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There are, at one of the big regional shopping malls in the greater Portland area, two "quick casual" franchises located next to one another. As it turns out, I stopped into both of them earlier this evening and came away with such sharply contrasting experiences that I can't resist sharing. So:

First operation: mildly busy, as I might expect earlyish on a Friday evening. I enter, peruse the menu, and approach the counter to order.

The girl at the counter pulls a pen and a receipt pad (yes, an office/retail receipt pad, not a restaurant-style order pad), and explains that their computers are down, so they're taking down all the orders by hand. That's fine, I say. Then the girl supplies the kicker, sounding regretful but sincere: "and there'll be a wait of maybe half an hour, will that be all right?"

I blink, and am sufficiently boggled that my question comes out wrong. "The computer slows you down that much?"

"No," the girl explains, still sincere and apologetic, "the computer's *down*, so we don't have any way to communicate with the kitchen. When it's working, what we punch into the register goes straight back to the kitchen."

I blink again, because this operation has a semi-open kitchen -- I can see cooks in the work area behind the order counter, a mere few steps from the cash register, cooking people's dinners. And while the restaurant is far from empty, it's nowhere near full, and there's not a long line at the counter.

I consider possible responses. Should I rant angrily? No; escalating the situation isn't likely to solve the problem. Should I try to explain how cavemen short-order waiters and line cooks do this sort of thing all the time without computers, much faster than half an hour per order? No; from the conversation so far, I can tell that there isn't a clue-bat big enough to get that point across. Also, I'm hungry....

So I excuse myself politely, and go next door to the other franchise. Where I peruse the menu, order at the counter, and receive a vibro-pager; "this will go off when your order's ready; you can pick it up at the next counter down". As I finish paying for the meal, the vibro-pager goes off.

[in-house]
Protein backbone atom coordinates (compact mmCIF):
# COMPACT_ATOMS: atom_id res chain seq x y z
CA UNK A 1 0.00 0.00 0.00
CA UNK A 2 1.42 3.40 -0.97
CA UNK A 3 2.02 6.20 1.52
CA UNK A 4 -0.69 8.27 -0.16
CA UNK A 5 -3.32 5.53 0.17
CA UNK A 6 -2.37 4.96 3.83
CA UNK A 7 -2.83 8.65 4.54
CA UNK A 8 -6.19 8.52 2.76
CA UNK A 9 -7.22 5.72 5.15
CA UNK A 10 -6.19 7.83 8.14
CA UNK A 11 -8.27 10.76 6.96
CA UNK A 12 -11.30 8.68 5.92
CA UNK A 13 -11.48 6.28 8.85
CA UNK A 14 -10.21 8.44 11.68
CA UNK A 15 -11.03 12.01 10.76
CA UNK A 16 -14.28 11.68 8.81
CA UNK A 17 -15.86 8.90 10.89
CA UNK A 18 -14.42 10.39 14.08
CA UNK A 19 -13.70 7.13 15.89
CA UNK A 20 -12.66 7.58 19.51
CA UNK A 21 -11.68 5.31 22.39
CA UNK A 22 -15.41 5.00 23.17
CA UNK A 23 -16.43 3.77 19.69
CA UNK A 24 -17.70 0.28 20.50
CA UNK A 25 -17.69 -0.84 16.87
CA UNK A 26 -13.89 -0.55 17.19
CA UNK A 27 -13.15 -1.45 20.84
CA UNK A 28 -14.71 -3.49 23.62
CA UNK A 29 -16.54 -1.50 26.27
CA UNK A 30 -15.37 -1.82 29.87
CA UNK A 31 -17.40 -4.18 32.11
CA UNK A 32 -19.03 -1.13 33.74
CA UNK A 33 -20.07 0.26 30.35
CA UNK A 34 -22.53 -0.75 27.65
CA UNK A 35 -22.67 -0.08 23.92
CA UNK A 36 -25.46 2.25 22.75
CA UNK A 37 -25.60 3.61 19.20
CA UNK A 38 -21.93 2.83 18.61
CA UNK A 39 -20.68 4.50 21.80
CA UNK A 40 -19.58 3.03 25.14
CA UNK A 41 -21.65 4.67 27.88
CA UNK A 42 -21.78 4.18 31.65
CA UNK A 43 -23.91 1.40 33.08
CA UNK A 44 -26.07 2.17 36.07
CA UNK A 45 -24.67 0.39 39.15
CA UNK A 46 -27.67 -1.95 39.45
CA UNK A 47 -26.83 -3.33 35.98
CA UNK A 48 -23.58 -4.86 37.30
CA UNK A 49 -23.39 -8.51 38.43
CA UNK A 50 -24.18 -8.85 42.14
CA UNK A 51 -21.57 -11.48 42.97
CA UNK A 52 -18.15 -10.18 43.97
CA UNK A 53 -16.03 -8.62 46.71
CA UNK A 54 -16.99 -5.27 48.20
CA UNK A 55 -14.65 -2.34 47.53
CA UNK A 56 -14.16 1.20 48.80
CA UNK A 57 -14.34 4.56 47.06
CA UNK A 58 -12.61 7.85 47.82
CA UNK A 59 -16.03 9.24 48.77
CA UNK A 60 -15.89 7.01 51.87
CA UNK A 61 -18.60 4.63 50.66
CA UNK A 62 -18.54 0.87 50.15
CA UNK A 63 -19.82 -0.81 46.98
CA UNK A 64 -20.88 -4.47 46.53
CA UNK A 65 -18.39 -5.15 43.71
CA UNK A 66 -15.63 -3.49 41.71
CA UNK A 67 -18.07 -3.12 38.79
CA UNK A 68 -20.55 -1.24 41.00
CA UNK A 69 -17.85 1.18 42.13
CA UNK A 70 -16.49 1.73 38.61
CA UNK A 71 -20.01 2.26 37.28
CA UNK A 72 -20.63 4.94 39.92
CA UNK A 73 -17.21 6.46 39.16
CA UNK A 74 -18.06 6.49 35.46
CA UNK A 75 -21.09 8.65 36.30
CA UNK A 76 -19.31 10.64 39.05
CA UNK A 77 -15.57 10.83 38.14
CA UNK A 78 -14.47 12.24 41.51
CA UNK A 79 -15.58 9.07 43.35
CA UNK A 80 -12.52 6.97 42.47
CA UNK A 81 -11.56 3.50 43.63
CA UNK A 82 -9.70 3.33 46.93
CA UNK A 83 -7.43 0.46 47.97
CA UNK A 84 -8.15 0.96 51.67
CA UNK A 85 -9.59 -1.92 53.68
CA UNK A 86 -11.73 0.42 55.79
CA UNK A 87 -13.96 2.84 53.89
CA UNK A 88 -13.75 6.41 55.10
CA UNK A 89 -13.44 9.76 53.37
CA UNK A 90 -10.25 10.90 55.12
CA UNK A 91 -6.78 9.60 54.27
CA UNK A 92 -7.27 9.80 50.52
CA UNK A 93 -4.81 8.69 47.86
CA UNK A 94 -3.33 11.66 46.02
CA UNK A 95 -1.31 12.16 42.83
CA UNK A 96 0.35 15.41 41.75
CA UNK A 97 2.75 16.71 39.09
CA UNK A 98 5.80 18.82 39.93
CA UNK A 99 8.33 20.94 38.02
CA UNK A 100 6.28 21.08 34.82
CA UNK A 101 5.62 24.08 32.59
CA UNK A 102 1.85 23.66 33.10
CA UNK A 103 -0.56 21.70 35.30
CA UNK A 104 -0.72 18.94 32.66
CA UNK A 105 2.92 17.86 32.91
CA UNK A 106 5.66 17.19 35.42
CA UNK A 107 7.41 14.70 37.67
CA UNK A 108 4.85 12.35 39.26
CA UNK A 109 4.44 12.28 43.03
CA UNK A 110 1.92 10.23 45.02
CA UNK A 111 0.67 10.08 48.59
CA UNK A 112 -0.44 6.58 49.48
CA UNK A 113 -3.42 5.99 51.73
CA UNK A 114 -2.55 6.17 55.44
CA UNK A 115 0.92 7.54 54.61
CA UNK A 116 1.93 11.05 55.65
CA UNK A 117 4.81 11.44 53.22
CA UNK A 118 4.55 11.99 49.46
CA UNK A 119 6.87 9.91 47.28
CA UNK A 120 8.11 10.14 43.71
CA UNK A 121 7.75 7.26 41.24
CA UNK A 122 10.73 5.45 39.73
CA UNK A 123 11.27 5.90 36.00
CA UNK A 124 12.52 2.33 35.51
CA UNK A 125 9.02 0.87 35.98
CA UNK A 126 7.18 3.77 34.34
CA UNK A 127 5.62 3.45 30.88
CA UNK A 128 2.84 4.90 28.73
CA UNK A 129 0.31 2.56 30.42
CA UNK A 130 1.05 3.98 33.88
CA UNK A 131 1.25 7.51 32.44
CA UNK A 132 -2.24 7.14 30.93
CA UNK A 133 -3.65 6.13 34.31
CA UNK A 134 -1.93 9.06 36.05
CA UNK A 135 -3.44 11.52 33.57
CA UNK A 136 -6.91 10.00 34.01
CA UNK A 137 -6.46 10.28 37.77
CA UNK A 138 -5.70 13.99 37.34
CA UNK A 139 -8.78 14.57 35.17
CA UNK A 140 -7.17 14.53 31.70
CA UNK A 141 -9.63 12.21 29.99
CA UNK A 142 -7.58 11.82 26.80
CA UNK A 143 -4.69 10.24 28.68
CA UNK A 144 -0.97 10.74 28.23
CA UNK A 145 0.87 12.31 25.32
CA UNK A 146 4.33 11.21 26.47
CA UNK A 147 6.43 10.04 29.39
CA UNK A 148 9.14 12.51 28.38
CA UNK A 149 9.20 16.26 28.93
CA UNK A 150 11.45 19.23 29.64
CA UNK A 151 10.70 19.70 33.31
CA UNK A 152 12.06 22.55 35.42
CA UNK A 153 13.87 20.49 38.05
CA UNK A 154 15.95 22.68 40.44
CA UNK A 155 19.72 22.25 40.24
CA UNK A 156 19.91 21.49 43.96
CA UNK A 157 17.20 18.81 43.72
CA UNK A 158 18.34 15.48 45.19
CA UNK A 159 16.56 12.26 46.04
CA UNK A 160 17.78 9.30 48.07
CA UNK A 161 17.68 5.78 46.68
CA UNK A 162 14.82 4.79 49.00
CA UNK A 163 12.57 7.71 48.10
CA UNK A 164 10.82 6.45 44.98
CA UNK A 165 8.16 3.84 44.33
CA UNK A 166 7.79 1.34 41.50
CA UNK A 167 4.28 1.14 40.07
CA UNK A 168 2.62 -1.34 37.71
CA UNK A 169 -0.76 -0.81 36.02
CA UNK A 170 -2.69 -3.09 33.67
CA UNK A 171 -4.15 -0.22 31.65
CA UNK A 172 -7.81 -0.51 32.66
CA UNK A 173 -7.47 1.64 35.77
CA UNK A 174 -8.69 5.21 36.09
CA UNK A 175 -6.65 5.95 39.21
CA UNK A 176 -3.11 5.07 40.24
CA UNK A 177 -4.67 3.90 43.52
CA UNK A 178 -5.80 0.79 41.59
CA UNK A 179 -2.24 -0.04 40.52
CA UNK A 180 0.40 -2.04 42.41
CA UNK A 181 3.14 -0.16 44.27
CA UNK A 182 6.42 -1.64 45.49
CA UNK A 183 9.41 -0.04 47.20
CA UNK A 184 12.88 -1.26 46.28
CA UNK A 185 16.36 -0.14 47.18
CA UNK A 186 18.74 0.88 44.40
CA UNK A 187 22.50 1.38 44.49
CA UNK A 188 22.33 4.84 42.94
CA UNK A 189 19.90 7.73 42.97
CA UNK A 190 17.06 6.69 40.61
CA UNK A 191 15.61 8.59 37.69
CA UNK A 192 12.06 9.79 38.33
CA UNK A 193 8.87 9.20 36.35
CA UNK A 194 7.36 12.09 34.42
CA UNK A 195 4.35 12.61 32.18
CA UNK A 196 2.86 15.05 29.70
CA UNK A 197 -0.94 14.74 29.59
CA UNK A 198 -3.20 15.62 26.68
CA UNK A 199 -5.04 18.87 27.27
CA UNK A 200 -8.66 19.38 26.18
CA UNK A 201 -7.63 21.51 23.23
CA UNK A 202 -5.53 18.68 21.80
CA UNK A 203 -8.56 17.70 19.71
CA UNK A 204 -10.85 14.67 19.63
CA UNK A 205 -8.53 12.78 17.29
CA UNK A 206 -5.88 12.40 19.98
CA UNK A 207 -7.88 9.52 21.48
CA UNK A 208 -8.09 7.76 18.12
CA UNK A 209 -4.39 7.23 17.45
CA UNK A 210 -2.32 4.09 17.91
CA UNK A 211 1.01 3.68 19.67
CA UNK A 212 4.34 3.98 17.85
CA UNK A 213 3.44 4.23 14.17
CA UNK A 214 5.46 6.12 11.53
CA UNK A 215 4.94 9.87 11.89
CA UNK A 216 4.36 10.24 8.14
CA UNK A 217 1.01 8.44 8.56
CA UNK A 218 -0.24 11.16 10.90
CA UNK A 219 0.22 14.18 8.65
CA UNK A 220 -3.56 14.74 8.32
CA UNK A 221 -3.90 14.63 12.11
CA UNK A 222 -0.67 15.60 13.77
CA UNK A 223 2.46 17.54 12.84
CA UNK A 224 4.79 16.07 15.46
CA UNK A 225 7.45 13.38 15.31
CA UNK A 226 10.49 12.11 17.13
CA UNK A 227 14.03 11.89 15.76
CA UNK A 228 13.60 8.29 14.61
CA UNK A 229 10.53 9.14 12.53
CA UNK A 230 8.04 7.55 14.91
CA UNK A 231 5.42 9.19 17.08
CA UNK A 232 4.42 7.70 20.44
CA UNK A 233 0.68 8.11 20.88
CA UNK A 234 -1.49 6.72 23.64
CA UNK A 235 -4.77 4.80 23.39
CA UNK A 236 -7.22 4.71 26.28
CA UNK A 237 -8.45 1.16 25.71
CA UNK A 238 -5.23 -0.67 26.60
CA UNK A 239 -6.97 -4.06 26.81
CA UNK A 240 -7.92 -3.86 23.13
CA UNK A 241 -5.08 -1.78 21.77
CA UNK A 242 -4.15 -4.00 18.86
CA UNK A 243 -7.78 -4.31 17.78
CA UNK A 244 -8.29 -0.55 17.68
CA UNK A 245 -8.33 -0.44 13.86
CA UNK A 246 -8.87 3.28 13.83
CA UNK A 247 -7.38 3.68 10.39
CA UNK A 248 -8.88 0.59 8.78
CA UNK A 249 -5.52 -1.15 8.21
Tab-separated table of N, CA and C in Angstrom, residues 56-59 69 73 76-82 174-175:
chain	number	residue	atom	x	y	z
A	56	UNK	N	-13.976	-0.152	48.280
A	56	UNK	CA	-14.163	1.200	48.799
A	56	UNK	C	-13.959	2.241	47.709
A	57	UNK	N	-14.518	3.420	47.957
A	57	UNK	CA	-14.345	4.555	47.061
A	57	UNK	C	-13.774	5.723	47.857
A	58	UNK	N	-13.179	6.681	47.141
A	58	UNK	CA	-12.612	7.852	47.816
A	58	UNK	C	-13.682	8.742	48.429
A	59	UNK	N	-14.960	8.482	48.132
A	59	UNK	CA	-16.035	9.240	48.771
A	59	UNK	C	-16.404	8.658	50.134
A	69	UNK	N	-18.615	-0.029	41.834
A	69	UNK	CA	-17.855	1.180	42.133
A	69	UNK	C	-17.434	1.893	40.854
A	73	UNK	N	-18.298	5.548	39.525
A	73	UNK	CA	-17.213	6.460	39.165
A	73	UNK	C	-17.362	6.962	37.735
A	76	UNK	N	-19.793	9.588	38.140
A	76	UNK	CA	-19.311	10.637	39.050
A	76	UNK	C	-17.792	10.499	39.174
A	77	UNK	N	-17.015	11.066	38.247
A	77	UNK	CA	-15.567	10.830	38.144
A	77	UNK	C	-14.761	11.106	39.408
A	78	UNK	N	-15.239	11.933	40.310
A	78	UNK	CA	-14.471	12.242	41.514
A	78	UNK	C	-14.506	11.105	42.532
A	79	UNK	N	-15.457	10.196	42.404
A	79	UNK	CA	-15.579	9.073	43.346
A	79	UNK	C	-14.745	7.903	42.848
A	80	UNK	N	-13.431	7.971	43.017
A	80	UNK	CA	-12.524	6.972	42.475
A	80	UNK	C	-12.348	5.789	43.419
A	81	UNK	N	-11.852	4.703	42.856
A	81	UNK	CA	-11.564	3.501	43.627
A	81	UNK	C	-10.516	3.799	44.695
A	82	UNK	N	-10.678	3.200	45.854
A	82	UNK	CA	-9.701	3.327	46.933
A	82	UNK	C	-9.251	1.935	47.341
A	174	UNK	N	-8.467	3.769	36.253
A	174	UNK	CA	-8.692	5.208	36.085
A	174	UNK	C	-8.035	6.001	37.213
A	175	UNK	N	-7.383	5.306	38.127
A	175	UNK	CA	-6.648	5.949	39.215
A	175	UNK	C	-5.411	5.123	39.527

"Whoa," I say, collecting my beverage cup and strolling down to the pickup counter -- where the server is dishing up my soup as she explains that they're out of the bread they normally use for my sandwich, and tells me what she does have available. I pick an alternate, and they promise to bring the sandwich out to my table, since the vibro-pager has already done its thing. "We'll find you", the girl says. And they do, almost before I've finished arranging my soup and drink. The contrast is remarkable; at the second restaurant, everyone's communicating using *both* technology and traditional methods, and the service even when they're addressing a problem is admirably efficient.

I'm not naming either chain here; franchises can vary widely in their levels of cluefulness within a given chain, so it wouldn't be fair to either to generalize upward from my experiences. I'm just fascinated at the juxtaposition of critical clue-failure and plain common sense in the present instance.

Comments

( 6 comments — Agree, disagree, kibitz )
martianmooncrab
Oct. 27th, 2012 08:51 am (UTC)
I thinking mall with a food court?
djonn
Oct. 28th, 2012 04:20 am (UTC)
True...but misleading.
snippy
Oct. 27th, 2012 02:59 pm (UTC)
At the mall nearest me, most of the interesting food options are not in the mall at all. They're in two weird extensions of the mall, part of the parking lot that was built onto, as if the large indoor mall had given birth to two strip malls. You have to go outside and walk past the exteriors of the larger stores to get to them, and because they are on a raised part of the parking lot, there are long outdoor escalators (really? in our weather this seemed like a good idea?) if you approach from the main floor level of the mall. Of course if you walk out on the third floor of Macy's, you can get to each extension without needing stairs or other elevation change help.
djonn
Oct. 28th, 2012 04:34 am (UTC)
Been there, wondered as well about the designers' justification for that setup.

Mind, then you have the two newest retail centers in the region (Bridgeport Village & Streets of Tanasbourne), both designed as car-unfriendly "maze of twisty little streets" outdoor plaza centers...with major stores featuring bulky big-ticket items.

One admires the execution -- they're both visually comfortable, I think -- but definitely has to wonder what they were thinking in Oregon.
snippy
Oct. 29th, 2012 04:37 pm (UTC)
I think it's part of the "force people out of cars so we can be more like NYC and Europe" planning scheme. You're supposed to pay someone else (maybe even a cargo delivery bike -- have you seen those?) to deliver that stuff to your tiny studio in a high rise, not drive your SUV to the mall and bring it home yourself!
thnidu
Oct. 28th, 2012 01:35 am (UTC)
(blink) (blink)

I probably wouldn't've had the wisdom and restraint to just leave the first one quietly. I... still can't... well, yes, I believe it. But...

(music: Leslie Fish, "Ship of Stone" by Kathy Mar, on "Avalon is Risen")
( 6 comments — Agree, disagree, kibitz )

Confucius Say....

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-- Seanan McGuire

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